Dismiss Notice

Interview Feedback: Visit Interview Feedback to view and submit interview information.

Interviewing Masterclass: Free masterclass on interviewing from SDN and Medical College of Georgia

Dismiss Notice
Hey Texans—join us for a DFW meetup! Click here to learn more.

Tips On Getting Good Letters Of Recommendation

Discussion in 'Pre-Dental' started by Dr. Dai Phan, Dec 21, 2005.

  1. Dr. Dai Phan

    Dr. Dai Phan Senior Member
    Moderator Emeritus Lifetime Donor SDN Advisor Classifieds Approved 7+ Year Member

    Joined:
    Dec 20, 2005
    Messages:
    1,181
    Likes Received:
    152
    Status:
    Dentist
    Hello,

    STRONG letters of recommendation can really make or break for borderline students. If you want the best out there, you NEED to do the following:

    1. Ask the perspective professors if he/she can provide POSITIVE and STRONG recommendation on your behalf. If they seem to be undecisive, then go elsewhere. Remember that on the "preformed letter" or forms, there is a box that says "I do not recommend" so you certainly don't want them to check this box!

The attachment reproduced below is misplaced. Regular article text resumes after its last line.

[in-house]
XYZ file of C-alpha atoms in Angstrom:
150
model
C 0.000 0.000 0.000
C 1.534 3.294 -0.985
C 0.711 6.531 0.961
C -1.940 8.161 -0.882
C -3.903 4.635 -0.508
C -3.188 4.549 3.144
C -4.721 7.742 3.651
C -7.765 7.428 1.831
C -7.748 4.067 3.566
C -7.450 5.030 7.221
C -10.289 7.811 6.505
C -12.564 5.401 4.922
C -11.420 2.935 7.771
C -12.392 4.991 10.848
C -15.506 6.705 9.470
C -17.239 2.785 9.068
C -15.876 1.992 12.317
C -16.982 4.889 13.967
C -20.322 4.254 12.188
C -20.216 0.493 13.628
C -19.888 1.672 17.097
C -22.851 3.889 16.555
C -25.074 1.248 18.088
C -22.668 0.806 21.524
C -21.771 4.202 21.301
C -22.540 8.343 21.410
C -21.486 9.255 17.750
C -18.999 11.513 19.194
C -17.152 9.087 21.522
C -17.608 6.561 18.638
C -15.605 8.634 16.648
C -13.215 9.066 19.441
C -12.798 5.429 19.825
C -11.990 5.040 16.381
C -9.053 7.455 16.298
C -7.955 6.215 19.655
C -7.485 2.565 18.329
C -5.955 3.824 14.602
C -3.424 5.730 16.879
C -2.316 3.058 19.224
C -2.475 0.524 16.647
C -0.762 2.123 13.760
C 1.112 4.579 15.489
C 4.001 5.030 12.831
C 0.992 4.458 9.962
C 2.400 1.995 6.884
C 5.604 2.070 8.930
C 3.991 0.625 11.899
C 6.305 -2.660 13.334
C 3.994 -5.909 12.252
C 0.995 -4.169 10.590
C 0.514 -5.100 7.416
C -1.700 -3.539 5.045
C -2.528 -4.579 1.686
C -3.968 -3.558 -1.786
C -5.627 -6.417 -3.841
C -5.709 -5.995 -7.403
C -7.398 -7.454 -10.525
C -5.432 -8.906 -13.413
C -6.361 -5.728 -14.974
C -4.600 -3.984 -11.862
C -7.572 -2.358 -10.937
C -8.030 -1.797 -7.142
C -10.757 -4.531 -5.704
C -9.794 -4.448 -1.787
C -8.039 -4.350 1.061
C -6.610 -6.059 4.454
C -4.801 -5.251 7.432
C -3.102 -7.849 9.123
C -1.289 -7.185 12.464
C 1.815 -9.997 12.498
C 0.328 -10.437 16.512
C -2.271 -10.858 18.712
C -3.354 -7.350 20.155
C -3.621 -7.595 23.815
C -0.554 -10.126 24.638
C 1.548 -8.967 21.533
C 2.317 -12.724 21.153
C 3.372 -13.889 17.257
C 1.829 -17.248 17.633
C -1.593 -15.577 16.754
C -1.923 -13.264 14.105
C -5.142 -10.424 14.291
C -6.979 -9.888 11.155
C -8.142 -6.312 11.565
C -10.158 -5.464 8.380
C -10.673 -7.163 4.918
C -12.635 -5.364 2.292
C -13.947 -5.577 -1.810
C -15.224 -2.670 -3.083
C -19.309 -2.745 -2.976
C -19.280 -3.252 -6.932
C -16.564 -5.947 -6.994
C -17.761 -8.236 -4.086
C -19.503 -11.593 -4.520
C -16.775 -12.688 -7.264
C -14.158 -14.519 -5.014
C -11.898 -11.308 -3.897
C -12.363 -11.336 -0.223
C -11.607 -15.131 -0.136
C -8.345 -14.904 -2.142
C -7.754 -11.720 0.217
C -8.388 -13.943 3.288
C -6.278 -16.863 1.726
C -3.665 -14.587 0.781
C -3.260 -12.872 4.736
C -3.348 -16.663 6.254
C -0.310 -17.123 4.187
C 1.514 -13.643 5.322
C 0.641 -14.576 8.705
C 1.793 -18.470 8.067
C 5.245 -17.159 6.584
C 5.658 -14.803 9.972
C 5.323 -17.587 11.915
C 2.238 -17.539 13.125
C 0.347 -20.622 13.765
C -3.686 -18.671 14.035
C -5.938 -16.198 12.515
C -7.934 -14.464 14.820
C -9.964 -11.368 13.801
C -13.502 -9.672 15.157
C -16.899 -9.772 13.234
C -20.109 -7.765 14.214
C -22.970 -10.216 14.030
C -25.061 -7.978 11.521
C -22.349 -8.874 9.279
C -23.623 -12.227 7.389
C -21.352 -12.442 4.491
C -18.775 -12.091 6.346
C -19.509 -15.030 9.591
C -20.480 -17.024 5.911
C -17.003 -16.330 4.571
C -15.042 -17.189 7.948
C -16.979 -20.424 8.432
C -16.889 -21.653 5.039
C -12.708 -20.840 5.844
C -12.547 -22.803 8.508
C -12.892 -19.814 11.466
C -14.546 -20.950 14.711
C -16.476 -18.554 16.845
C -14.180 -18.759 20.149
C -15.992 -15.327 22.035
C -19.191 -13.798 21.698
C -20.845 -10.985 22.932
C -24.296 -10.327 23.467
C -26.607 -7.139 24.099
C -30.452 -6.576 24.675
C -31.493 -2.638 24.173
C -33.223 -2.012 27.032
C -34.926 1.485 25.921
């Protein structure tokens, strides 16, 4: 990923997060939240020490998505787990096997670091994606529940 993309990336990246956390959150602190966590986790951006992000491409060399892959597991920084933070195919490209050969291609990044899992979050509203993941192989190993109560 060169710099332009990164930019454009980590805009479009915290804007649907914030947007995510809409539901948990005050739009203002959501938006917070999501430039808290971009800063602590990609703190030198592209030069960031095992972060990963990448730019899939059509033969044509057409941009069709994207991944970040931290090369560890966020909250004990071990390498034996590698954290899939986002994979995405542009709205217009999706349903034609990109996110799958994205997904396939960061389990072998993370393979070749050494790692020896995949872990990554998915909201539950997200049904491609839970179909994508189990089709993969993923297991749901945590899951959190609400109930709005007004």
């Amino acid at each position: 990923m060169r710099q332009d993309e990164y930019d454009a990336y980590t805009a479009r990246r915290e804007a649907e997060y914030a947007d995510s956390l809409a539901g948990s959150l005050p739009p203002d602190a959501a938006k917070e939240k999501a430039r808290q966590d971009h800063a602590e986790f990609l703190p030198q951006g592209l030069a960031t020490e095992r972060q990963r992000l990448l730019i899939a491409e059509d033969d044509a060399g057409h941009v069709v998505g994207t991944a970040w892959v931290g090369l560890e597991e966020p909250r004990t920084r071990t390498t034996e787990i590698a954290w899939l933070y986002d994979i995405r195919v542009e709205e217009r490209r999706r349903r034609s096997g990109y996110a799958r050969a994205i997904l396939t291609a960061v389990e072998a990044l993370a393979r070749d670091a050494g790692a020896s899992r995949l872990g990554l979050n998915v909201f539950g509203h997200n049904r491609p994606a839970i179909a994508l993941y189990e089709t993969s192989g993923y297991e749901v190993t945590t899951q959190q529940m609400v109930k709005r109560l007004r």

2. DO NOT use the forms with all the check marks and boxes. These don't do justice on letting admission people know your strenghts. You need personal LETTER rather than those meaningless boxes. These forms are reserved for people who don't want to take the time to write a good letter. Ask your school if these forms are required. If not, toss them out. If your professor only wants to use the forms, then ask someone else.

    3. You get MUCH better recommendation if you don't use these forms. This is because even if you are an SUPERB student, the professor would feel leary about giving you all 10 (even though you deserve it) because that seems fake. So they have to give an 9,8 or even 7 here and there and that may hurt you. From my personal experience, when I used those forms they are not as strong as the typed letter and that is from the same person who evaluates me!

    Last remember that you are asking for letters of RECOMMENDATION, NOT letters of EVALUATION so DO NOT MIX THESE TWO !!! Good luck DP
     
  2. Note: SDN Members do not see this ad.

  3. Audio

    Audio Senior Member
    5+ Year Member

    Joined:
    Mar 7, 2005
    Messages:
    991
    Likes Received:
    2

    Some good points. :thumbup: Thanks for spending time trying to help students out!
     
  4. howui3